The Edison Kinetogram Catalogue, 1910. Wikimedia Commons.
Each issue of Lapham’s Quarterly, celebrating its tenth anniversary this year, addresses a theme—States of War, States of Mind, Food, Youth, Animals—by drawing on primary sources throughout history, finding the rhymes and dissonances in how these topics have played out and been perceived over the centuries. In this new series, we open up the sleuthing beyond our staff and four annual themes by letting historians and writers share what they have come across in their recent visits to the archives.
Our first selection comes from Fiona Sampson, author of In Search of Mary Shelley: The Girl Who Wrote Frankenstein, out this month in the UK from Profile Books and forthcoming in June in the U.S. from Pegasus Books.
Most of us know of James Whale’s 1931 film of Frankenstein, which created the simplified iconography we associate with the story today. It was Whale and his scriptwriters, not the author he styles “Mrs. Percy B. Shelley,” who came up with those clichés of kitsch sci-fi: the gleaming lab, the hunchback assistant, electrocution by lightning, Boris Karloff’s stiff-legged, bolt-necked monster.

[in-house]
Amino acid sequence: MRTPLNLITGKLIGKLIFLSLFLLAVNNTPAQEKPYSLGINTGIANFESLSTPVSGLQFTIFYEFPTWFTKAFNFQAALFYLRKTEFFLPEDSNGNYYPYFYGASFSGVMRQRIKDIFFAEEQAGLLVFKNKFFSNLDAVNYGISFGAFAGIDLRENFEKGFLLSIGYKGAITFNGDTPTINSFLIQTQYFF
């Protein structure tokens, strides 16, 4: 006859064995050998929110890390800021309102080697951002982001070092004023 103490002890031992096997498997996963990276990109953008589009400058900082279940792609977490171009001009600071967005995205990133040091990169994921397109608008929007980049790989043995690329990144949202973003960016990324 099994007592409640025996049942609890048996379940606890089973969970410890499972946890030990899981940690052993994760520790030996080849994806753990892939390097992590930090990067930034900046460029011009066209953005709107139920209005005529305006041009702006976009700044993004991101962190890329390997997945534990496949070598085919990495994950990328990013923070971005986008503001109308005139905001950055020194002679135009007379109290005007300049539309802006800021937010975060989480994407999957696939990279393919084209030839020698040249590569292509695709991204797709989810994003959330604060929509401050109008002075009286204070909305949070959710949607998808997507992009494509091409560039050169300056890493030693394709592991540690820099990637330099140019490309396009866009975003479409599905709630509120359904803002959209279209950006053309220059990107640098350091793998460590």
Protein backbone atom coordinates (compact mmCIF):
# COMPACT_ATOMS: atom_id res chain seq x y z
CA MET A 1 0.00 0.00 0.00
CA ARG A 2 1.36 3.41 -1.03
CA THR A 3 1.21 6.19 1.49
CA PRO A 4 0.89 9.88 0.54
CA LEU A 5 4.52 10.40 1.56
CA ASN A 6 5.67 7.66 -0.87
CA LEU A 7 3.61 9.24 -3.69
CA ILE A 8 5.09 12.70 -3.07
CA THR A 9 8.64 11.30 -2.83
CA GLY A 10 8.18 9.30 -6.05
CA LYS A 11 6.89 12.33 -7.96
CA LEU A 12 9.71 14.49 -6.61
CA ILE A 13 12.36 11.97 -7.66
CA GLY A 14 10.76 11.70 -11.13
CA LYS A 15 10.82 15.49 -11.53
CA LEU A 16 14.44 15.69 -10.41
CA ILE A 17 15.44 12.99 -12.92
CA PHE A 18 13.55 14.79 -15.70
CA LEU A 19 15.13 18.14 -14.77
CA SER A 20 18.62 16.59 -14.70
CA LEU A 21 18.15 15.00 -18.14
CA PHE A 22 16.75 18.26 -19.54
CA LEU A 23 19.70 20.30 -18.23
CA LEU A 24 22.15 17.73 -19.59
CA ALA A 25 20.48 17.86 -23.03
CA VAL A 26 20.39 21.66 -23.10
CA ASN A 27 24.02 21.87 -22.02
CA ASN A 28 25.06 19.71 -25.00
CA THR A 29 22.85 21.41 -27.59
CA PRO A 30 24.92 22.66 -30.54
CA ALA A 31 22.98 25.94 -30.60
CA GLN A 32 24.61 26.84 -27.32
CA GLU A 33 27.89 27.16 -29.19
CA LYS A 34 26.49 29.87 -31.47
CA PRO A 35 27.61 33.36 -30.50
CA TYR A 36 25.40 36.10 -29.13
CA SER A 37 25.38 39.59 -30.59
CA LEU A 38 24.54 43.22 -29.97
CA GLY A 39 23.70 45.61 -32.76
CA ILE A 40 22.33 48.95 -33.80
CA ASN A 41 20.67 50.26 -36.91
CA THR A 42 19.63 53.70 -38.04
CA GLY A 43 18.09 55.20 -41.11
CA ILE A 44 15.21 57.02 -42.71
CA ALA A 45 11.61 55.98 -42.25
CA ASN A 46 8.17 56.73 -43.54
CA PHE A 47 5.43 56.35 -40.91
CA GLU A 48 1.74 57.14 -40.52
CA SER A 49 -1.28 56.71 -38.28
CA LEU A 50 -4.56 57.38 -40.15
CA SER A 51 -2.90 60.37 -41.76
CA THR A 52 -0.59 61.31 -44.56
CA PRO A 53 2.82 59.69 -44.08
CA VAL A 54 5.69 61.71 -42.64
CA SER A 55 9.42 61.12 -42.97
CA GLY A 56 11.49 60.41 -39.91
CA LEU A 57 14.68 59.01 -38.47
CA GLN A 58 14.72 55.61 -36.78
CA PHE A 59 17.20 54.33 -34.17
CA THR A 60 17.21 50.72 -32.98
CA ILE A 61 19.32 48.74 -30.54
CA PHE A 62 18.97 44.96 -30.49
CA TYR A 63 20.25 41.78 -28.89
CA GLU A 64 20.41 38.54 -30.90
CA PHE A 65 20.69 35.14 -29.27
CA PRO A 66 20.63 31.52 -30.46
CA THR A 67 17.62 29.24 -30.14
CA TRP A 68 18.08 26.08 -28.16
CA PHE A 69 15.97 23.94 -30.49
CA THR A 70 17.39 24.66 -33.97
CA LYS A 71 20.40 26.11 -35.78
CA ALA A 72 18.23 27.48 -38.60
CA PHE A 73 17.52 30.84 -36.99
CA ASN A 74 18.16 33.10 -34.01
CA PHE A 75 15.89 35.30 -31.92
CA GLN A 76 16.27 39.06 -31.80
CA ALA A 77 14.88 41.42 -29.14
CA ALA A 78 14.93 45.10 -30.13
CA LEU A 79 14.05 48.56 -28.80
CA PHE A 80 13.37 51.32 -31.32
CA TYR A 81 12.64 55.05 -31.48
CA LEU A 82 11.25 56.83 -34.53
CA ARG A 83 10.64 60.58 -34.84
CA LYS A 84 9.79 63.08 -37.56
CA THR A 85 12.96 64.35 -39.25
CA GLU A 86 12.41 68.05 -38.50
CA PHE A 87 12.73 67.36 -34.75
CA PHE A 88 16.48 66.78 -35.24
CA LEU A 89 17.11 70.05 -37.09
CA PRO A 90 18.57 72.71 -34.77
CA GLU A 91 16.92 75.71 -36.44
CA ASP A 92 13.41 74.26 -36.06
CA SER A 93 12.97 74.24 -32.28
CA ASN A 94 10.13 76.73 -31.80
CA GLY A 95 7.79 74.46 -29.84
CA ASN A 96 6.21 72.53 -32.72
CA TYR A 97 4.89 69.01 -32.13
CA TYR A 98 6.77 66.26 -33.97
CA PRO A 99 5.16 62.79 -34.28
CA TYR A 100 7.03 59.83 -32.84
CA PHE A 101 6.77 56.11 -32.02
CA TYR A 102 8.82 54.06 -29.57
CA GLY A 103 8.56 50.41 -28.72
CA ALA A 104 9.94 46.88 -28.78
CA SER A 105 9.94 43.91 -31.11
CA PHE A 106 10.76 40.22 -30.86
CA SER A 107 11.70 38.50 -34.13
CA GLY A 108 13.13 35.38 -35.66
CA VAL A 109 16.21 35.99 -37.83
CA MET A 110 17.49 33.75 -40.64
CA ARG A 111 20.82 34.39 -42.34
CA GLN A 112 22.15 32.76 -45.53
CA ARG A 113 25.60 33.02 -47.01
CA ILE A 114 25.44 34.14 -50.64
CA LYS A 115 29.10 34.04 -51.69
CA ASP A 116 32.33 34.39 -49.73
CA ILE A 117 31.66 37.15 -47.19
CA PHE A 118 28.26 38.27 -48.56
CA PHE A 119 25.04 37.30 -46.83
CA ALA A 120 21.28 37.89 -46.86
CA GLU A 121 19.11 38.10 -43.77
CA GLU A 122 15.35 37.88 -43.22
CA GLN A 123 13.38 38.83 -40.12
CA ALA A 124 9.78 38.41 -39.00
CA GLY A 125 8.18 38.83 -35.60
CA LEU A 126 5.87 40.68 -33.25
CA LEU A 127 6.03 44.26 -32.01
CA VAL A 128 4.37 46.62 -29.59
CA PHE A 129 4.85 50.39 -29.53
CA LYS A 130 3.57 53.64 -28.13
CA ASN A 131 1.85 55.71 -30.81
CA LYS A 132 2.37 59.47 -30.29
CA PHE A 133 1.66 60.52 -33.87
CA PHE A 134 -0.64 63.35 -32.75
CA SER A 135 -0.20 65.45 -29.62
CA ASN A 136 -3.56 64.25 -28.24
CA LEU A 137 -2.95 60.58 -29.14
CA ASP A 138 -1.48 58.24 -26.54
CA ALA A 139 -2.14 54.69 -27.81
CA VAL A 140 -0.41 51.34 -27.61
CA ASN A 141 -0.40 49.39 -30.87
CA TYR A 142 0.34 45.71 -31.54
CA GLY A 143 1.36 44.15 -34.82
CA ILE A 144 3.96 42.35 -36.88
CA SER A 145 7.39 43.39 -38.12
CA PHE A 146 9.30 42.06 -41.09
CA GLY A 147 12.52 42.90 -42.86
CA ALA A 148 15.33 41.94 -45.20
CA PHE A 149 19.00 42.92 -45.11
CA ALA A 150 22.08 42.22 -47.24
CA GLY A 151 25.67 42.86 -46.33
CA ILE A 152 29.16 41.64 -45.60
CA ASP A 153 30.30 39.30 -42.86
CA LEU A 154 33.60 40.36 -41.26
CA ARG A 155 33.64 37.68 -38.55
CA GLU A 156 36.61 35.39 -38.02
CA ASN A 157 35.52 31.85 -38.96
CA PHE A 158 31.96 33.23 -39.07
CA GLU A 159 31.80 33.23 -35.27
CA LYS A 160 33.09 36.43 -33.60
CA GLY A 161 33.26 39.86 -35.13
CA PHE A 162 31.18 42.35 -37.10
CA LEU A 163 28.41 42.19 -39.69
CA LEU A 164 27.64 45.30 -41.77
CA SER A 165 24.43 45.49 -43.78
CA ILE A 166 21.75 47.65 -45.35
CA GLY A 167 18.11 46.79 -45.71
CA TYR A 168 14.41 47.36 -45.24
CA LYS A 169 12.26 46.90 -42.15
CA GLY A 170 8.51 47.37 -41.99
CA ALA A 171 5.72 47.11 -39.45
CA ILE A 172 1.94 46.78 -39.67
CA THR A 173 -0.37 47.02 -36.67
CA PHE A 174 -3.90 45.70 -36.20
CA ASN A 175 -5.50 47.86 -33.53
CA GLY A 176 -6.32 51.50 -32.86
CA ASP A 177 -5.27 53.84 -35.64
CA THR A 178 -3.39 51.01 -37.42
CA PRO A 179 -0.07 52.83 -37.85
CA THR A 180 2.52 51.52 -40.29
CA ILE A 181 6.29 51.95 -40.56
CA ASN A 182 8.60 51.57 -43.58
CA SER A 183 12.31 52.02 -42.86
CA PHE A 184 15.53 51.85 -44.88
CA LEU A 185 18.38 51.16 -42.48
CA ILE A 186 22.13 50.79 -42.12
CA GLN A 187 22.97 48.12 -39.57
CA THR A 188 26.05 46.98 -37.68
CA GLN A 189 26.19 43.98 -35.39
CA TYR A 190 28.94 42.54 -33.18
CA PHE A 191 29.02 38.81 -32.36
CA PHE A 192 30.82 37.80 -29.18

But altogether closer to Mary Shelley’s intensely psychological, ultimately mysterious original is the silent movie that preceded Whale’s big picture by more than two decades. In 1910 Edison Manufacturing Company released a fourteen-minute melodrama directed by the thirty-three-year-old J. Searle Dawley. Dawley, who had worked his way up from the backroom of the movie industry, modestly described it as a “liberal adaptation” of the novel. In fact it’s a fascinating work of translation and abridgment that makes Frankenstein into a kind of Jekyll and Hyde, torn between good and bad. You almost expect a split screen, then the film goes and provides early versions of just this: the anteroom visible through French windows, the large mirror propped between floor and ceiling.
Does this represent good and evil, or the conscious and unconscious worlds? Chemistry flirts with alchemy as Frankenstein’s creature burns into being on Dawley’s reversed film stock, arms flapping with horrifying lack of meaning. Hatched, he’s even more ambiguous. Is this Frankenstein’s hubris, personified literally as well as symbolically? At the film’s uncanny end he surrenders to the mirror, disappearing into it. Was it all a dream? We can’t be sure. But the blurry, jerky film stock that makes us feel we’re watching through tears, or in a high wind, only adds to the effect. Not brilliant trompe l’oeil, but the smurred glimpse of something half-remembered, an old anxiety or superstition, lingers with us. As myths will.